Thursday, August 24, 2006

What Am I Writing Now? Here's a Taste.

For a moment the only sound is that of steam squeaking as it escapes from the waffle iron. Then there is the click of its thermostat, and the light turns green. Steaming waffle quadrants improve a platter beside me. I shuttle between it and the gas cooktop, where sausage sizzles in a pan.

My parents are visiting. She sleeps upstairs; he sleeps down. They are both in his room now, and he is getting her dressed. The door is closed but I hear her protesting. She cries these words: "No!" "Don't!" "Whooaaah!" He is growling at her in a much deeper voice than the one he uses with the rest of us. I cannot make out his commands.

Suddenly the door opens and he comes through the small foyer and into our kitchen.

"There," he says, as though this first task of the day has completely exhausted him, and perhaps it has. He is flushed. He takes a deep breath and lets it out slowly. He has carpal tunnel syndrome in both wrists, compressed nerves in both elbows and both ankles, and in his prescription shoes he walks like Frankenstein. Now there is also talk of a pacemaker. They say he needs a 24-hour monitor, but his small-town cardiologist has two broken ones so he couldn't get it fitted this week. Do they know she couldn't call 911, even if she recognized she needed to?

He approaches the counter near the growing pile of waffles. He pulls over the comics and sits to read them on our new red step stool with its padded seat and back. The stool I bought at Target. The stool I bought because it is identical to the one my parents had in their kitchen when I was growing up.

In the 1950s, I sat on a red stool identical to this one and my mother fed me mashed fruit with a spoon. In the '60s, when the seat got a burn hole in it, my father patched it with reddish epoxy. In those days he would also get brown melt holes down the fronts of the short-sleeve polyester shirts he wore to his job as an accountant. By the early '70s, the epoxy was partly ripped like a scab on a wound that had not quite healed. Around then, he quit smoking. By the time I finished college the stool was gone and all of his shirts were new.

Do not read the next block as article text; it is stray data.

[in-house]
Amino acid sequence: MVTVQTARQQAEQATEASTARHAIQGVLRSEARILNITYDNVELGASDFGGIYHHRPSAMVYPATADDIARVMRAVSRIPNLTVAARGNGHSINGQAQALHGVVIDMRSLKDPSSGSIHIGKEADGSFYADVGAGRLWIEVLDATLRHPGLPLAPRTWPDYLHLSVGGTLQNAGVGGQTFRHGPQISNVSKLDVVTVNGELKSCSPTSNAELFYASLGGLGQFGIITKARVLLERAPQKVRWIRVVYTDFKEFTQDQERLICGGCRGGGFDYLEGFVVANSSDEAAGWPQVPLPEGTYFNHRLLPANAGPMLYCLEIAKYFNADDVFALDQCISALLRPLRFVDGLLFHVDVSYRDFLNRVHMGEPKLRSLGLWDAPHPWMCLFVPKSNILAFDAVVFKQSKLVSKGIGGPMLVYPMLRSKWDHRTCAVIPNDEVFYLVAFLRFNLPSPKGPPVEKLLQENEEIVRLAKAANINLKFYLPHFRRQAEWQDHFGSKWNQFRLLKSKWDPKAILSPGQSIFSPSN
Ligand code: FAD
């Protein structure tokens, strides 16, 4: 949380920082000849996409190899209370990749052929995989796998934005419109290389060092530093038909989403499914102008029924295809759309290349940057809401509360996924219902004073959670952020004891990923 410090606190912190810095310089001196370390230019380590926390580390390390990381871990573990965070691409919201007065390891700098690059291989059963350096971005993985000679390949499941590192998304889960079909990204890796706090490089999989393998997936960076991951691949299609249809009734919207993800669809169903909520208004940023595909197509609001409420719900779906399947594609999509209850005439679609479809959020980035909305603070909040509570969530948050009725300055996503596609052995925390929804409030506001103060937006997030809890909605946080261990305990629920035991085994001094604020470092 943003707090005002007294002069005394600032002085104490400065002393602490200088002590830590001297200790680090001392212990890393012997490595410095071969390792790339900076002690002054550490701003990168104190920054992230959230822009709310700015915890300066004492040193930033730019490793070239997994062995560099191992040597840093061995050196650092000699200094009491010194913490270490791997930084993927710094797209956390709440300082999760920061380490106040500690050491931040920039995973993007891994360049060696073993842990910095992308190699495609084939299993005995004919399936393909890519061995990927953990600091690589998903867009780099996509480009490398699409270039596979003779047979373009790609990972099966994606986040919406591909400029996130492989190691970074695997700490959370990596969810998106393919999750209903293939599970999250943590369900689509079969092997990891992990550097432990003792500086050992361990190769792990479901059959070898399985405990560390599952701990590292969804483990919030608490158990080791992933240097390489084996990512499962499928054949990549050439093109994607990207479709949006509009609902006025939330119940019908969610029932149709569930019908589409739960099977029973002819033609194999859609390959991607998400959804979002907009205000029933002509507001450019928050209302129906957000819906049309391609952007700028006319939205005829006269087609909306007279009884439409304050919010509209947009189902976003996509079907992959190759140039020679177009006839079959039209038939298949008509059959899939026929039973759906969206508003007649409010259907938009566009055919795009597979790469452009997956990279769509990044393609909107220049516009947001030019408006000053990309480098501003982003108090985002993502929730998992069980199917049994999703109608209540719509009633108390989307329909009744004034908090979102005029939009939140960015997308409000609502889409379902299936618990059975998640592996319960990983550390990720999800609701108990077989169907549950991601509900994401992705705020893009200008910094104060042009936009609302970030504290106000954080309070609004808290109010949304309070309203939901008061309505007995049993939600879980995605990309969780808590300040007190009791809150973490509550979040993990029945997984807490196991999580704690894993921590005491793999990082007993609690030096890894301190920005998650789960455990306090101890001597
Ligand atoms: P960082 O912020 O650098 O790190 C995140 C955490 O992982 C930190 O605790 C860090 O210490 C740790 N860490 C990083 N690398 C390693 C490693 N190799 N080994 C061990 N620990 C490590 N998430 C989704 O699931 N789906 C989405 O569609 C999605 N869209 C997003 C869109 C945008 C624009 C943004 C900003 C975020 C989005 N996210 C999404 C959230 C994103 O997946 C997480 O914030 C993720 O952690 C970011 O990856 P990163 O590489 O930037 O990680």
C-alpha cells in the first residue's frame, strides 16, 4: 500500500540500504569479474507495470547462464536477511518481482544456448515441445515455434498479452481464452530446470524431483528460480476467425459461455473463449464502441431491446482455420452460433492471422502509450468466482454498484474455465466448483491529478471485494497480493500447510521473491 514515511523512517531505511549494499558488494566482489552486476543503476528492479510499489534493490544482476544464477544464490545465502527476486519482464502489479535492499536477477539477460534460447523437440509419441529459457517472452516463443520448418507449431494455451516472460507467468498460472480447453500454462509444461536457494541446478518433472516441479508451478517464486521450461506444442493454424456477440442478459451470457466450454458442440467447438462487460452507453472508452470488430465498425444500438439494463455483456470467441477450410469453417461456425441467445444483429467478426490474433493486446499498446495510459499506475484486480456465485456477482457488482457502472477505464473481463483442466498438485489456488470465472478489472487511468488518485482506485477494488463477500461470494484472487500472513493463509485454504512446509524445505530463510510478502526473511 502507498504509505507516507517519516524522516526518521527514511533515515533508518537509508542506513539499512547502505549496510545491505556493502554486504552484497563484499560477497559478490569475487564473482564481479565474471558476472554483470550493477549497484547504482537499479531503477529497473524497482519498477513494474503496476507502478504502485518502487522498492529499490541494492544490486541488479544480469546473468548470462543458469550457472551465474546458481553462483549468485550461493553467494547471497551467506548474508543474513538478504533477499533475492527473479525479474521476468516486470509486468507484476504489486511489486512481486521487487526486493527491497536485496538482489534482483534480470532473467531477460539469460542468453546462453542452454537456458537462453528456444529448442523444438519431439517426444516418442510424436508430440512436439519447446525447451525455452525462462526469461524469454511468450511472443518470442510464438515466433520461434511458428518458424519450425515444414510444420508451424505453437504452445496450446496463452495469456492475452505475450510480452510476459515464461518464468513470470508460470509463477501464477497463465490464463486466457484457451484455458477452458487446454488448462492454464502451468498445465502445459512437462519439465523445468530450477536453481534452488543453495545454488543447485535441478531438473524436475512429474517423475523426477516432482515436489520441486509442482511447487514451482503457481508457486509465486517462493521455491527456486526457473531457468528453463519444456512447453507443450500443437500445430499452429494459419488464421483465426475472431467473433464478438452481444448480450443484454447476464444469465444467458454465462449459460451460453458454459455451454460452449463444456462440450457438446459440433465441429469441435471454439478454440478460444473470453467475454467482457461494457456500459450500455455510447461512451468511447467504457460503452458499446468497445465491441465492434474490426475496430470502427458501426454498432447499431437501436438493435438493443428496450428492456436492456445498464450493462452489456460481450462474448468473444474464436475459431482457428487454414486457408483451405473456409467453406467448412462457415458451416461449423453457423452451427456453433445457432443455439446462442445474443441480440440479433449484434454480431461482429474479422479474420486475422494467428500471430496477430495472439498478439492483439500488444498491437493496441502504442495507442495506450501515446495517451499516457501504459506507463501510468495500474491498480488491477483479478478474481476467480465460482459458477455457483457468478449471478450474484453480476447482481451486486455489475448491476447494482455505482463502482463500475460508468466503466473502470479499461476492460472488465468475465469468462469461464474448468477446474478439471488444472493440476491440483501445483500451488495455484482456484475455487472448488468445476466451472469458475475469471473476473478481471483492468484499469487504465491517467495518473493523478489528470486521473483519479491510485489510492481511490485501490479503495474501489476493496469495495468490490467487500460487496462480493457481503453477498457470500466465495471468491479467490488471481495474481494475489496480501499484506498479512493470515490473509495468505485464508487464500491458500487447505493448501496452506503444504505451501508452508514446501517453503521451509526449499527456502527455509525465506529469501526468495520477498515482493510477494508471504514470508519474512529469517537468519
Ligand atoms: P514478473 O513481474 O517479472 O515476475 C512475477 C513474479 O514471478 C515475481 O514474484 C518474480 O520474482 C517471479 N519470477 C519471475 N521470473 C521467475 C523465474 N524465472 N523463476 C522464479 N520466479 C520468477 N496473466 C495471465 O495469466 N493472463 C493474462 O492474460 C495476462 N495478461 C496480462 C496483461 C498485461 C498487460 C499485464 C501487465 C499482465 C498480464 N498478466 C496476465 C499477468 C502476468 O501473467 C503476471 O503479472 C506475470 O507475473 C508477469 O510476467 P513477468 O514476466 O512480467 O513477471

Now he has a fat mechanical pencil in his hand and he is doing the Jumble. The pencil is fat because his hands work more like paws. Anyway he does not actually use the pencil. It is only for emergencies. His new trick is to do the Jumble completely in his head and then challenge me to do the same. Perhaps this is some baseline mental test for me, to see if I am headed down the same path as my mother, but more likely he is doing it just to prove he is still smarter than me. I do not try my hardest so he wins. This pleases him greatly.

"Did you save me some fruit?" His eyes loom large behind thick glasses.

"Yes. Be careful, it's hot over there." With my sausage tongs, I am pointing towards a bowl of fruit behind the waffle iron.

He pulls a plastic device from a shirt pocket and begins pulverizing my mother's morning pills. I lean over the cooktop and hand him a small spoon and a custard cup. He works quietly, using half of a banana. The resulting goo is grey, with nubs of blue and green sticking out.

"Has the green light come on yet, Dad?" He peeks inside the waffle iron.

"No, but it looks like they are nearly finished."

A few mornings later the house is empty except for my husband and me. I am sitting on the red stool, working the morning's Jumble with a pen. My husband comes in. I do not look up.

"Why have you suddenly taken up the Jumble?" I do not like his cheerful tone.

"Shut up."

I am stalling on the third word. I write down six letters alphabetically, forcing them into a circle. I tap the pen from one letter to another. Nothing is suggesting itself to me. At the edge of my vision my husband is looking for something on the counter where the waffle iron sits.

"We're out of bananas," he says, and lifts with his thumb and middle finger a half eaten one that is entertaining a halo of fruit flies.

"There are strawberries in the fridge."

He leans over my shoulder. The smell of dead banana wafts between us.

"Trough," he says.



He heads for the trash can under the sink; I throw him a black look. A moment later, from behind the opened fridge, he speaks again:

"And the fourth word is…"

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